News out of Nothing: POW Newspapers
I think most would agree whatever the worldâs current problems, a lack of news is not one of them. With so many world changing events going on and the level of interconnectivity we now enjoy, there is an unending stream of news available for us to consume from a whole host of outlets.
A very different situation presented itself to those incarcerated as prisoners of war between 1939-1945. Kept in relative isolation in the depths of a hostile country, the only news available to them was either heavily censored or originated from pro-Nazi sources. Given the obvious obstacles to setting up a newspaper in these circumstances it is quite surprising to discover the sheer number of newspapers that were created in POW camps â thirteen of which feature in the upcoming module of online rescource, Service Newspapers of World War Two.
In the almost total absence of news it is generally quite interesting to see what the editors of said newspapers turned to for content. , the newspaper of Oflag VII-B, ran pieces on everything from the merits of English food to whether foxhunting would survive the war (apparently it would, but only if âthe poorâ began to hunt). Oflag VIII-Bâs published a piece on a post-war solution to dirty laundry. Other papers took an approach that would be instantly familiar to anyone who has read local news - they covered everything going on in camp, from amateur theatre, to arts and crafts to seemingly inane conversations between inmates. Anything that could conceivably be considered news was printed.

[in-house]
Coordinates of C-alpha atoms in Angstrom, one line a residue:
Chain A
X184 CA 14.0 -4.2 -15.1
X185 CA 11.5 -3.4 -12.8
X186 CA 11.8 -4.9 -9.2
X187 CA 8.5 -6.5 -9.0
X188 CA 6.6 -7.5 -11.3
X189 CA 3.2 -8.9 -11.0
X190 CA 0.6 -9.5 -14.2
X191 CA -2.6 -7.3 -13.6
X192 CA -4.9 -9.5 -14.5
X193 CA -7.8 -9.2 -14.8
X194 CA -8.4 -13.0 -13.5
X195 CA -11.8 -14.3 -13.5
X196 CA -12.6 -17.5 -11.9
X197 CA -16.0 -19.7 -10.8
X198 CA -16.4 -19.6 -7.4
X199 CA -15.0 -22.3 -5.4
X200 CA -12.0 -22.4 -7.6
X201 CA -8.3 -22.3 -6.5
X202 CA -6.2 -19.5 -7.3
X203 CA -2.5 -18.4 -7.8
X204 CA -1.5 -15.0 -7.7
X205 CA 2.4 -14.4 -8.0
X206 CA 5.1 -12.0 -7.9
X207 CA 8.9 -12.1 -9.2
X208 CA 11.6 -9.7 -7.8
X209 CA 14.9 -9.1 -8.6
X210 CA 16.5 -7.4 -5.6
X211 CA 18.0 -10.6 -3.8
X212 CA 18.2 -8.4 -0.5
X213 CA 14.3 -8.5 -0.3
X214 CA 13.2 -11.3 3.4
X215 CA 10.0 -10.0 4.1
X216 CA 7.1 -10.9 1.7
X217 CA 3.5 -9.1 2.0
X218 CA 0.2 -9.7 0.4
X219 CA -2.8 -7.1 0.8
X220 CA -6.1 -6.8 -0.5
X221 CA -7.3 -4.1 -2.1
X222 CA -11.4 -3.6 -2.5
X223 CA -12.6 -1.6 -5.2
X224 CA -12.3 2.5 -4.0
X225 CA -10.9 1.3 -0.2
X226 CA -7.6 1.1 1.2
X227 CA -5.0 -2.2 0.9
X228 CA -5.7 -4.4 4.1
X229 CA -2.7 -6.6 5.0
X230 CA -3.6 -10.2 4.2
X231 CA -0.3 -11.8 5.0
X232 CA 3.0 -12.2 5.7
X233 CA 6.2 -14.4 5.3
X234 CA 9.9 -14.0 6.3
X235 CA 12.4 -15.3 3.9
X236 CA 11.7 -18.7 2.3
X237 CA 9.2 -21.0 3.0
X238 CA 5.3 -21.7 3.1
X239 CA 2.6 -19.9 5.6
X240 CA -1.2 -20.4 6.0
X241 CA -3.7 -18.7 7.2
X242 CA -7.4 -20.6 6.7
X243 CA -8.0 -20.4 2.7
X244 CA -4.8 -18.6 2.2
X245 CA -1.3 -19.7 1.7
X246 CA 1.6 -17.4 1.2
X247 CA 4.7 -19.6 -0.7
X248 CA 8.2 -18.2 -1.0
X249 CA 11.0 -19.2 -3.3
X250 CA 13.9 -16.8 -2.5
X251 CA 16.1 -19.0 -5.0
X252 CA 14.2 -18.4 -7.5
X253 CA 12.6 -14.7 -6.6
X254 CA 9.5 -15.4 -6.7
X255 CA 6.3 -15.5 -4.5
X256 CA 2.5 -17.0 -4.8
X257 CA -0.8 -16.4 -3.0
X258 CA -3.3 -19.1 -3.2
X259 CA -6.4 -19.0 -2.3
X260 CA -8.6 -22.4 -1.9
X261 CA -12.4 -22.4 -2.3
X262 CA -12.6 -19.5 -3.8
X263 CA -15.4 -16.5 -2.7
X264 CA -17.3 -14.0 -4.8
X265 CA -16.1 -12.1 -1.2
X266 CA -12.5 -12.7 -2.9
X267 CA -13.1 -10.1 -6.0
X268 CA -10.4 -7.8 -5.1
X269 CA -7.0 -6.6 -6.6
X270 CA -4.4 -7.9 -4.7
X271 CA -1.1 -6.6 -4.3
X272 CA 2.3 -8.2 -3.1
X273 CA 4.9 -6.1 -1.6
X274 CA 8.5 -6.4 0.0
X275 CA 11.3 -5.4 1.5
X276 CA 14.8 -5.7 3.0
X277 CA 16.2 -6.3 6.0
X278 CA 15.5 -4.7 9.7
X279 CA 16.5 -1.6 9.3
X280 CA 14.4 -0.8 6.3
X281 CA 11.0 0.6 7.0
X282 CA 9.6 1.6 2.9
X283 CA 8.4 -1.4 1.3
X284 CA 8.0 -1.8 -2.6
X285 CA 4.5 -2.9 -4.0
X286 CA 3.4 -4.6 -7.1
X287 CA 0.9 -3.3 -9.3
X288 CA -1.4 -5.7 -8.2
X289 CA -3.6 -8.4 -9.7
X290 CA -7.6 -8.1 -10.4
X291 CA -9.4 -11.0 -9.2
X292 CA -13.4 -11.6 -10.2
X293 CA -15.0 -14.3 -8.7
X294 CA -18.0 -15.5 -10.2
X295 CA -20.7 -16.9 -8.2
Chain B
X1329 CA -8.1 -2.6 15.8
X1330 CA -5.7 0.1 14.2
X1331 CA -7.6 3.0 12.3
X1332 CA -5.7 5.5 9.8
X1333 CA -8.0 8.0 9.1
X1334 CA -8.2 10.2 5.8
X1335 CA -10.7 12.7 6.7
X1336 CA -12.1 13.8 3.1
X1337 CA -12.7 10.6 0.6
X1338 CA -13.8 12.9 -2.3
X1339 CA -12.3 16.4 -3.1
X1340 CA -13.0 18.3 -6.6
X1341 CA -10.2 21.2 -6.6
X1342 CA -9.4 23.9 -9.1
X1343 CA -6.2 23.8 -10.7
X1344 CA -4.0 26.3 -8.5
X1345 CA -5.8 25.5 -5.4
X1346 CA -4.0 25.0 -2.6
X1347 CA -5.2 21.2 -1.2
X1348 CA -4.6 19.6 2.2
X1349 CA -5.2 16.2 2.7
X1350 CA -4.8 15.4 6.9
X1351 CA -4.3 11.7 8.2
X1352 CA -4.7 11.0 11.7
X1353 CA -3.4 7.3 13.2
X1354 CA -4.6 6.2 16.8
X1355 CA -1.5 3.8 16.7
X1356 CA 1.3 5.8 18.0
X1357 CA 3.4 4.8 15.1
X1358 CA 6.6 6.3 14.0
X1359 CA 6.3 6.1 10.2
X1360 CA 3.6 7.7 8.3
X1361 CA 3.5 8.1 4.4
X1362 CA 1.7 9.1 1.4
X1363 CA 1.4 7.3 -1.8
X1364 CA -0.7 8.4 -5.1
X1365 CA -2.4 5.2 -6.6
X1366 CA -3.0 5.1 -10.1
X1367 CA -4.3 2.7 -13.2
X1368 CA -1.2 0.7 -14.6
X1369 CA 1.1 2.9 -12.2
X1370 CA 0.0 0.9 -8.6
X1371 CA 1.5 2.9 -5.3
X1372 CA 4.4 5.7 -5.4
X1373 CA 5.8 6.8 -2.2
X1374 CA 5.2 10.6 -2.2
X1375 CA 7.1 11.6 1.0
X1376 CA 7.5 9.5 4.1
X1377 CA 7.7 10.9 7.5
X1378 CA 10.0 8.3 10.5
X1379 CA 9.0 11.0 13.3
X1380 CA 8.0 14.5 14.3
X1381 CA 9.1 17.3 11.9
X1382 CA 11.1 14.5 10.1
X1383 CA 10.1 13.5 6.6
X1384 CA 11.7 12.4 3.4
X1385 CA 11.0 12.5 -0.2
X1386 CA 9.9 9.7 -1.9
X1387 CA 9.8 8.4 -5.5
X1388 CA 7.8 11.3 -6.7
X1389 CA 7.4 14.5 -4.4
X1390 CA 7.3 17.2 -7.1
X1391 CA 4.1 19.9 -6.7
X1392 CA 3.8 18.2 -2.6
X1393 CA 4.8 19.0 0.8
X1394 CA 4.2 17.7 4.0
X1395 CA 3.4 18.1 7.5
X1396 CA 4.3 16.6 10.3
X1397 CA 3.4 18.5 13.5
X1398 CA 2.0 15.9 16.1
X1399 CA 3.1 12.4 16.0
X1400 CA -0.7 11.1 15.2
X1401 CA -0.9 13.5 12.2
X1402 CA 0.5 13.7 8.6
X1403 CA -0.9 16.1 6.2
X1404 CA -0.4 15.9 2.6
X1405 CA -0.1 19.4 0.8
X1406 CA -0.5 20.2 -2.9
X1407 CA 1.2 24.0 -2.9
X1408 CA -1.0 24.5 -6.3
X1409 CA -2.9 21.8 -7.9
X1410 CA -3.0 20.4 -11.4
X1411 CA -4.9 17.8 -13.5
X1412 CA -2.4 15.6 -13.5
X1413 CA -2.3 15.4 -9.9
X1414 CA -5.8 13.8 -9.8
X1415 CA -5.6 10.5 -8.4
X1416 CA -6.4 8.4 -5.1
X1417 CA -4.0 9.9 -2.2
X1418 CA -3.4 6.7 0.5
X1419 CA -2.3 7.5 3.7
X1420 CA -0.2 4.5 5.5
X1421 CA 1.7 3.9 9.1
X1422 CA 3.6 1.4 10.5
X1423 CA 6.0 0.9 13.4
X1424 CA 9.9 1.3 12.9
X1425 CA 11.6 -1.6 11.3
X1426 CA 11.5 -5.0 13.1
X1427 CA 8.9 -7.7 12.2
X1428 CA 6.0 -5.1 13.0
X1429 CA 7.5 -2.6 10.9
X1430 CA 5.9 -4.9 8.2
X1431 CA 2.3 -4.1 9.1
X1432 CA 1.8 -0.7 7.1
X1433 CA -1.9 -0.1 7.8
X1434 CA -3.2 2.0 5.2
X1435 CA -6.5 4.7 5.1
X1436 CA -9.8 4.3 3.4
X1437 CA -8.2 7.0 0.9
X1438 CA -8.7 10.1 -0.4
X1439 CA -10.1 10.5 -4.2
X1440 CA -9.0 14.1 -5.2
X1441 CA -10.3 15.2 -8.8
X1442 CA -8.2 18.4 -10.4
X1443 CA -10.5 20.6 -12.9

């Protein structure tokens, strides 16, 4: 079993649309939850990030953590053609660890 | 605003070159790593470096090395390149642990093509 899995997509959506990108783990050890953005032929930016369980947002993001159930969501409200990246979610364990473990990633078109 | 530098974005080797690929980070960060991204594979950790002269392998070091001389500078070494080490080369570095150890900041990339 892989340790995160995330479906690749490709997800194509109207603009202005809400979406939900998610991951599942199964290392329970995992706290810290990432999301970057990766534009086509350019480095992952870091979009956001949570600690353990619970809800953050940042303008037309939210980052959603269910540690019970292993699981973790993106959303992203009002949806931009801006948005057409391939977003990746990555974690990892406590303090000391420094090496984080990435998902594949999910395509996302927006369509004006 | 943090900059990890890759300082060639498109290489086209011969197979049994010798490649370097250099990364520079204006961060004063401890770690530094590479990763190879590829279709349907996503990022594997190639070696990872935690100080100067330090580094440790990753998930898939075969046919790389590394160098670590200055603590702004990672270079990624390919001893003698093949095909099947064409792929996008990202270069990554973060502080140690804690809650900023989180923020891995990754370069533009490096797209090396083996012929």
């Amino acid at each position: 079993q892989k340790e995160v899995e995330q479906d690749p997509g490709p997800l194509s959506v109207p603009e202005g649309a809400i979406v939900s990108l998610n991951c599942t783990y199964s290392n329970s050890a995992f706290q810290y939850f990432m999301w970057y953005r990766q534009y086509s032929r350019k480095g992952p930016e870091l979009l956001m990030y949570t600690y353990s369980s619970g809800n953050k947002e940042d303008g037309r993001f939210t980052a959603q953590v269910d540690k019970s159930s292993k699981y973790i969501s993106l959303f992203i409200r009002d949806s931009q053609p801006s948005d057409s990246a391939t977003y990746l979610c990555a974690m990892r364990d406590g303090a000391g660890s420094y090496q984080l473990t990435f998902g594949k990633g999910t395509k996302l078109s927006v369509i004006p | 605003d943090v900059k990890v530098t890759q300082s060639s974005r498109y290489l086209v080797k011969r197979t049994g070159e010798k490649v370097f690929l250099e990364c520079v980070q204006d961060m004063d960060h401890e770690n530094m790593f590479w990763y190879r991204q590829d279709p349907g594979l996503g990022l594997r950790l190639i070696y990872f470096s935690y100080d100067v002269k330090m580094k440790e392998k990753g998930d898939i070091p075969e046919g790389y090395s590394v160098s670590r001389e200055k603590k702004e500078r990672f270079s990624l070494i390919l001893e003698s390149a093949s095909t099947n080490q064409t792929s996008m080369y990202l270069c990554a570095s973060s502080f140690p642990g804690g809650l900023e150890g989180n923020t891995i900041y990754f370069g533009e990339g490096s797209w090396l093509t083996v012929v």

Of course to say that POW papers never featured any news is unfair. Some news did filter through, indeed on the 12th of June 1944 a handwritten edition of the announced the Allied invasion of Normandy, only five days after the mainstream press. However the absence of news was never far away. The same issue also announced that: âOwing to a lack of News, ideas, gags, ect ect it may be another fortnight before we go mad [publish] againâ. Some newspapers had more luck than others with news; small details could make all the difference, the harshness of the censors, the attitude of camp authorities and perhaps none more so than the presence of a POW-made radio, which seems to be what stood behind the s news column.
Whatever you might make of the content of POW newspapers Iâd suggest they are deserving of some credit â after all itâs not easy to spend six years making news out of nothing.